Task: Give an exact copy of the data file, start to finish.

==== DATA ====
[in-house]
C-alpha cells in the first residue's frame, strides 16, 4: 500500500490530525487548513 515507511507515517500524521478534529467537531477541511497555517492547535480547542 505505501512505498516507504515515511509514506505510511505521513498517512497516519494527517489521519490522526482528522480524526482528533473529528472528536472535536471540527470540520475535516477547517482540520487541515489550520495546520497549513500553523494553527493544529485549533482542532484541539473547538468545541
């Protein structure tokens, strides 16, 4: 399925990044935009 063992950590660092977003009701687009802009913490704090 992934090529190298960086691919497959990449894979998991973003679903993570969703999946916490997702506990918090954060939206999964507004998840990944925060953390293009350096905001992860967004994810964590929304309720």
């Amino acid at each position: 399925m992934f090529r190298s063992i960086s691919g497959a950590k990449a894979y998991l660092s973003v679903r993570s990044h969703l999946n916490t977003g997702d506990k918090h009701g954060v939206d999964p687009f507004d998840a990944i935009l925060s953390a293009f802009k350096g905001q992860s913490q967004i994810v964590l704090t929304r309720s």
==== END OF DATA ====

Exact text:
[in-house]
C-alpha cells in the first residue's frame, strides 16, 4: 500500500490530525487548513 515507511507515517500524521478534529467537531477541511497555517492547535480547542 505505501512505498516507504515515511509514506505510511505521513498517512497516519494527517489521519490522526482528522480524526482528533473529528472528536472535536471540527470540520475535516477547517482540520487541515489550520495546520497549513500553523494553527493544529485549533482542532484541539473547538468545541
């Protein structure tokens, strides 16, 4: 399925990044935009 063992950590660092977003009701687009802009913490704090 992934090529190298960086691919497959990449894979998991973003679903993570969703999946916490997702506990918090954060939206999964507004998840990944925060953390293009350096905001992860967004994810964590929304309720």
């Amino acid at each position: 399925m992934f090529r190298s063992i960086s691919g497959a950590k990449a894979y998991l660092s973003v679903r993570s990044h969703l999946n916490t977003g997702d506990k918090h009701g954060v939206d999964p687009f507004d998840a990944i935009l925060s953390a293009f802009k350096g905001q992860s913490q967004i994810v964590l704090t929304r309720s």